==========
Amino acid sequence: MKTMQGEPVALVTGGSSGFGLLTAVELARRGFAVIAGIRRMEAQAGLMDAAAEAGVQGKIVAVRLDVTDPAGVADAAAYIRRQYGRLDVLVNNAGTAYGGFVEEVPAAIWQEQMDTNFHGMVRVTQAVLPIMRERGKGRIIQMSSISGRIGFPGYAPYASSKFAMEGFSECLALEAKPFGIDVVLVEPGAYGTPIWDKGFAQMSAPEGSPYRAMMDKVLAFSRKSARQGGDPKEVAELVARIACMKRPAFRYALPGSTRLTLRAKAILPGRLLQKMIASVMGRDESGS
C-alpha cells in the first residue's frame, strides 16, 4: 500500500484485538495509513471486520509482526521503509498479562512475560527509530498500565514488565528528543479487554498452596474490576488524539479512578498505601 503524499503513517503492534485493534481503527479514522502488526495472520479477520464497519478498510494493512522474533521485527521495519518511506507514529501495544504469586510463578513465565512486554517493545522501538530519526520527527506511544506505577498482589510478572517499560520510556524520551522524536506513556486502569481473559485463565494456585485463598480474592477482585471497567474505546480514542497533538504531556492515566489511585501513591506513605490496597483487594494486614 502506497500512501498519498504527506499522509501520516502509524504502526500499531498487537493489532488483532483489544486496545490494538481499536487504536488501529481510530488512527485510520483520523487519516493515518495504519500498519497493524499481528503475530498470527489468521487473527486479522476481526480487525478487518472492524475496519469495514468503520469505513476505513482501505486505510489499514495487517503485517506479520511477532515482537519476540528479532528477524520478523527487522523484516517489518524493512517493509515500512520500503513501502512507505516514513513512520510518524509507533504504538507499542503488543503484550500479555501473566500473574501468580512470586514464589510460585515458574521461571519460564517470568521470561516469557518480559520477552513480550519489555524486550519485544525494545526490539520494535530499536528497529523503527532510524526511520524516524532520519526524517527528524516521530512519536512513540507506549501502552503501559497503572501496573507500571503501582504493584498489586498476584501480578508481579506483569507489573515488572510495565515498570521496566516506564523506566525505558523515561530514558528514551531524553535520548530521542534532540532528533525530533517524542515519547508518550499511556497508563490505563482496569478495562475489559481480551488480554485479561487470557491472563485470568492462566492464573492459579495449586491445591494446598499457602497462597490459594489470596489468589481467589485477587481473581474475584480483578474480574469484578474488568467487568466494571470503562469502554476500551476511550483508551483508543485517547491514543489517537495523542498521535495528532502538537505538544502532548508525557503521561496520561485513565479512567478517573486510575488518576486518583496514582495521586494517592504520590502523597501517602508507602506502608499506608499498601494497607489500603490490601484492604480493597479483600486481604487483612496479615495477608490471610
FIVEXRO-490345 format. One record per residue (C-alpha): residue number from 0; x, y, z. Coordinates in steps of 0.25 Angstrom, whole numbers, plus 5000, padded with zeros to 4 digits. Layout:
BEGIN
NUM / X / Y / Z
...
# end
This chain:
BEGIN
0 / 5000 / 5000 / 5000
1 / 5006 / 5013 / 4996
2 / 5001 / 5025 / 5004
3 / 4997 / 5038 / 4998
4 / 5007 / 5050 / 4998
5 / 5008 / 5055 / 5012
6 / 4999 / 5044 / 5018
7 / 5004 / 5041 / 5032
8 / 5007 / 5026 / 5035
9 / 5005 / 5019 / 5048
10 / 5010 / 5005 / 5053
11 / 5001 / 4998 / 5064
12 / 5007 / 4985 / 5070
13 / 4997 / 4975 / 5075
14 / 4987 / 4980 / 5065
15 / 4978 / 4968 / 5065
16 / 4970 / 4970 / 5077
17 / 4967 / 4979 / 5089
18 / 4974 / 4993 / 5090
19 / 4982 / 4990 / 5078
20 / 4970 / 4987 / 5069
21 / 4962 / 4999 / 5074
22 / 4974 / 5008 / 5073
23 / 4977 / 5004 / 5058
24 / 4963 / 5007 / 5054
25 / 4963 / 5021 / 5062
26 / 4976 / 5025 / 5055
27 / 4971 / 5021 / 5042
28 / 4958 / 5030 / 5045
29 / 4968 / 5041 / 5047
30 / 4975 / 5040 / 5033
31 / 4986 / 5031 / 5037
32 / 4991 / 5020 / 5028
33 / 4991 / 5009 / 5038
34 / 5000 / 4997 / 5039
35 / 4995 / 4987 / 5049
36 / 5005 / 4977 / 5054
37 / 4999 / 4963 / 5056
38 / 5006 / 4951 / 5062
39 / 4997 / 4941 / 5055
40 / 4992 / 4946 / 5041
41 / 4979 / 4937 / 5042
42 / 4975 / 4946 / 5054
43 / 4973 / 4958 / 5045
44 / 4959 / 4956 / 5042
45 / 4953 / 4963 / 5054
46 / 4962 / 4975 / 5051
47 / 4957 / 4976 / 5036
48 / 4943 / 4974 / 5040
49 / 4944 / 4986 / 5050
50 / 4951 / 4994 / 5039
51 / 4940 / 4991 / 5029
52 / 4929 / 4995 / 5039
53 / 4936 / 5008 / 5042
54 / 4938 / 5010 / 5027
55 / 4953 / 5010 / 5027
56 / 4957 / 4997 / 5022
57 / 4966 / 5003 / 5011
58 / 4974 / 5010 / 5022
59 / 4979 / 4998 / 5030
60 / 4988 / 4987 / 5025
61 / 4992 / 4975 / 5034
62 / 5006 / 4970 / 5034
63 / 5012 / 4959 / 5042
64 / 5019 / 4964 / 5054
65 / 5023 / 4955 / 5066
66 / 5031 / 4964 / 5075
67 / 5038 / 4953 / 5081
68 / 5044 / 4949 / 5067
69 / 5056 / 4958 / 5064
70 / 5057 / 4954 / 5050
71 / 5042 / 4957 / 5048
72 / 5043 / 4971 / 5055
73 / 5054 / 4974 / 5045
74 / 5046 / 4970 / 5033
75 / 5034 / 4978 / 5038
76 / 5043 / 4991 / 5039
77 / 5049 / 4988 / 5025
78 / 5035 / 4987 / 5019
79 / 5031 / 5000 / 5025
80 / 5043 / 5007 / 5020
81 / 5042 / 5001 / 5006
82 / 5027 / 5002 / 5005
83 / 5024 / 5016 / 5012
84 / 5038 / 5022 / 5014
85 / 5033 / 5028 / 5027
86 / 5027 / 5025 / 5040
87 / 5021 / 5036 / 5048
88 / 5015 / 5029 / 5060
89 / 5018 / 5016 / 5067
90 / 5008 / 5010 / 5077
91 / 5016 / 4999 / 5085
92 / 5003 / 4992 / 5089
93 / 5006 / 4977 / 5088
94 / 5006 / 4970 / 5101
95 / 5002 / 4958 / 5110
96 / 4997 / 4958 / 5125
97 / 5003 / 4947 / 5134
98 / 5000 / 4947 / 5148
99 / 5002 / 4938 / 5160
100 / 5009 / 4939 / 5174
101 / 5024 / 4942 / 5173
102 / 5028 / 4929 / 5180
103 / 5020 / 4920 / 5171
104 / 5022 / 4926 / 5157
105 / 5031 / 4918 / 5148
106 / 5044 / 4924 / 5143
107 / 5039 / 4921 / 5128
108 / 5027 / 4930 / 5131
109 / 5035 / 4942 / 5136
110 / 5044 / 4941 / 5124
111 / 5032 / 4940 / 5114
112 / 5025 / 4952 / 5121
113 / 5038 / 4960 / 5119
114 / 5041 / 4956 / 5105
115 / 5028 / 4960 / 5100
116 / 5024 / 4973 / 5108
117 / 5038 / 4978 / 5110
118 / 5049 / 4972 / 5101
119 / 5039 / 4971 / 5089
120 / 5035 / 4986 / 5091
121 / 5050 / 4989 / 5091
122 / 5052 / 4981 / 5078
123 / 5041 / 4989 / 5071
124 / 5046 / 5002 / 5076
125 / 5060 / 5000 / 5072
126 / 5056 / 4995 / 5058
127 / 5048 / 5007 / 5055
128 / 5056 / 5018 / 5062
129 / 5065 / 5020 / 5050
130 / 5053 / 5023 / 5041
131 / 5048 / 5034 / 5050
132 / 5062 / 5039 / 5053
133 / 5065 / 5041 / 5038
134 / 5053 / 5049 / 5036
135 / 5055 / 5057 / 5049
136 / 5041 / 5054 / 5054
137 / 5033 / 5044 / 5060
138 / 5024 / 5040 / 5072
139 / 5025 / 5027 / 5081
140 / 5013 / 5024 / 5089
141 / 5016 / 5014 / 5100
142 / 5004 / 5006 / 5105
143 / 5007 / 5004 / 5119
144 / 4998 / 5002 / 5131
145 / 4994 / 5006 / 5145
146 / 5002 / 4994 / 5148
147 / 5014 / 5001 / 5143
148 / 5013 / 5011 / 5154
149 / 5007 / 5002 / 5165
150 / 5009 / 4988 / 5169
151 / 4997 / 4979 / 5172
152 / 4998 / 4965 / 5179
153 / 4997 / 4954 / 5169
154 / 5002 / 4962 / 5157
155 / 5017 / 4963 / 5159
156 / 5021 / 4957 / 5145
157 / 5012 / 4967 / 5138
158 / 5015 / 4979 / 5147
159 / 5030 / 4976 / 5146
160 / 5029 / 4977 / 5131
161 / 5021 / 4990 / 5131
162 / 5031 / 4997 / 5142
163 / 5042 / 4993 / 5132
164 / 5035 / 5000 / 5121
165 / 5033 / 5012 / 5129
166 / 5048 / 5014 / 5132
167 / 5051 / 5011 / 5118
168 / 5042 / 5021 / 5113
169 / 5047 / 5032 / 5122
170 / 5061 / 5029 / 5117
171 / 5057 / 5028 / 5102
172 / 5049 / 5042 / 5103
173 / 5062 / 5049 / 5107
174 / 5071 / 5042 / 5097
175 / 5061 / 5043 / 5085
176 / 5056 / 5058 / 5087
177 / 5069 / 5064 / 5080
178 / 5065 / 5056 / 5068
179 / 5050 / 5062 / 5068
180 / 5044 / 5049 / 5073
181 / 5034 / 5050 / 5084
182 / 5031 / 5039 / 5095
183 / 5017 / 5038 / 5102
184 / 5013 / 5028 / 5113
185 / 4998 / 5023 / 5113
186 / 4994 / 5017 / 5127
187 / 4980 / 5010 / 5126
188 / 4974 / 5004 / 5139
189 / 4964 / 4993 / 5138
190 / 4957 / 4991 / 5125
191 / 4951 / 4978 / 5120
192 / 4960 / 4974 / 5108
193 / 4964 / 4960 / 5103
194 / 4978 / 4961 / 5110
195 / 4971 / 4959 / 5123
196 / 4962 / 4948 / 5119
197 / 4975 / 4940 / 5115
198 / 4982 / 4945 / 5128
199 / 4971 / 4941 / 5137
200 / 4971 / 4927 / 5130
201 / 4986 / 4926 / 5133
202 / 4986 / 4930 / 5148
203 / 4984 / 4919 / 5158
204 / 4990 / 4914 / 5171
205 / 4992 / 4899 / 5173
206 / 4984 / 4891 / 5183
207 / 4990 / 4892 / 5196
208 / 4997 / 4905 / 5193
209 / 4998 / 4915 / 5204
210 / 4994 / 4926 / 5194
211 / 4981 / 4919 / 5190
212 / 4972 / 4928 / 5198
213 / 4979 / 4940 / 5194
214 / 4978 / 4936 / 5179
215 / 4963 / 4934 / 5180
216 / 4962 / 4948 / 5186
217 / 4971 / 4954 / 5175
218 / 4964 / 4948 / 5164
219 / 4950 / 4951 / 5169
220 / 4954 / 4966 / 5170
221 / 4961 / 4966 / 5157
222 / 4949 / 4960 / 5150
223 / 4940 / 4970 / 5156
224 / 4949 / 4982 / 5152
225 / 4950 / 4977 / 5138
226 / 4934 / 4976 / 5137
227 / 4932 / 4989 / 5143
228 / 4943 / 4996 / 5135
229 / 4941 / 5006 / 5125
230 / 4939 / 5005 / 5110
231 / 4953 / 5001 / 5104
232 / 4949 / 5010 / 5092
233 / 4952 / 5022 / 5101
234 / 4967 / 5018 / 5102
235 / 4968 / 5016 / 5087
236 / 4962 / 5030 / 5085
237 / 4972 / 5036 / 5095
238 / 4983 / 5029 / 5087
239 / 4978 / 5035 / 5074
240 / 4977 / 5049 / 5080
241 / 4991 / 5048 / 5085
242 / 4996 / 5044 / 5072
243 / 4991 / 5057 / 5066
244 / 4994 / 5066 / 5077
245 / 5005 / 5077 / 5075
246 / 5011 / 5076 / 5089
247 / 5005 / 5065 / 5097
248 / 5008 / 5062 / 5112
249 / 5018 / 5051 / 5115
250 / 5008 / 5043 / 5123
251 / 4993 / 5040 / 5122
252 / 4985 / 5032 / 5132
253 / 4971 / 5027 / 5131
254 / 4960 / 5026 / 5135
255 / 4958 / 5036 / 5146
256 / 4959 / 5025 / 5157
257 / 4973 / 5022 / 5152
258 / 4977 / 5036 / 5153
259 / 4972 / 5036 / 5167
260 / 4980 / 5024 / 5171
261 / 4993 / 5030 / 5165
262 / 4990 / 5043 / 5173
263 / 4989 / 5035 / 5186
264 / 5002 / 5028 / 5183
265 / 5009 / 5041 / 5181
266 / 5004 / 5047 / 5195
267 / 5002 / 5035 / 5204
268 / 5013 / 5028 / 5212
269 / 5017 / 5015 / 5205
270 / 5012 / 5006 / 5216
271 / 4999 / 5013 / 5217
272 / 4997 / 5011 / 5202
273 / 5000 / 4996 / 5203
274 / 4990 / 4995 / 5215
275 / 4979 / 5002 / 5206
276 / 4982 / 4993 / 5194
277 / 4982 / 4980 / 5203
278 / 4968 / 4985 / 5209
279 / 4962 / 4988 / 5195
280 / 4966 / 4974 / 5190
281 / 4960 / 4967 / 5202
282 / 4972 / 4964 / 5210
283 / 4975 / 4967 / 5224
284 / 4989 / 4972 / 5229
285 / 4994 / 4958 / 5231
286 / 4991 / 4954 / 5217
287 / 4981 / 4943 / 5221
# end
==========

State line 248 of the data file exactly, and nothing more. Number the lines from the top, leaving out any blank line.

238 / 4983 / 5029 / 5087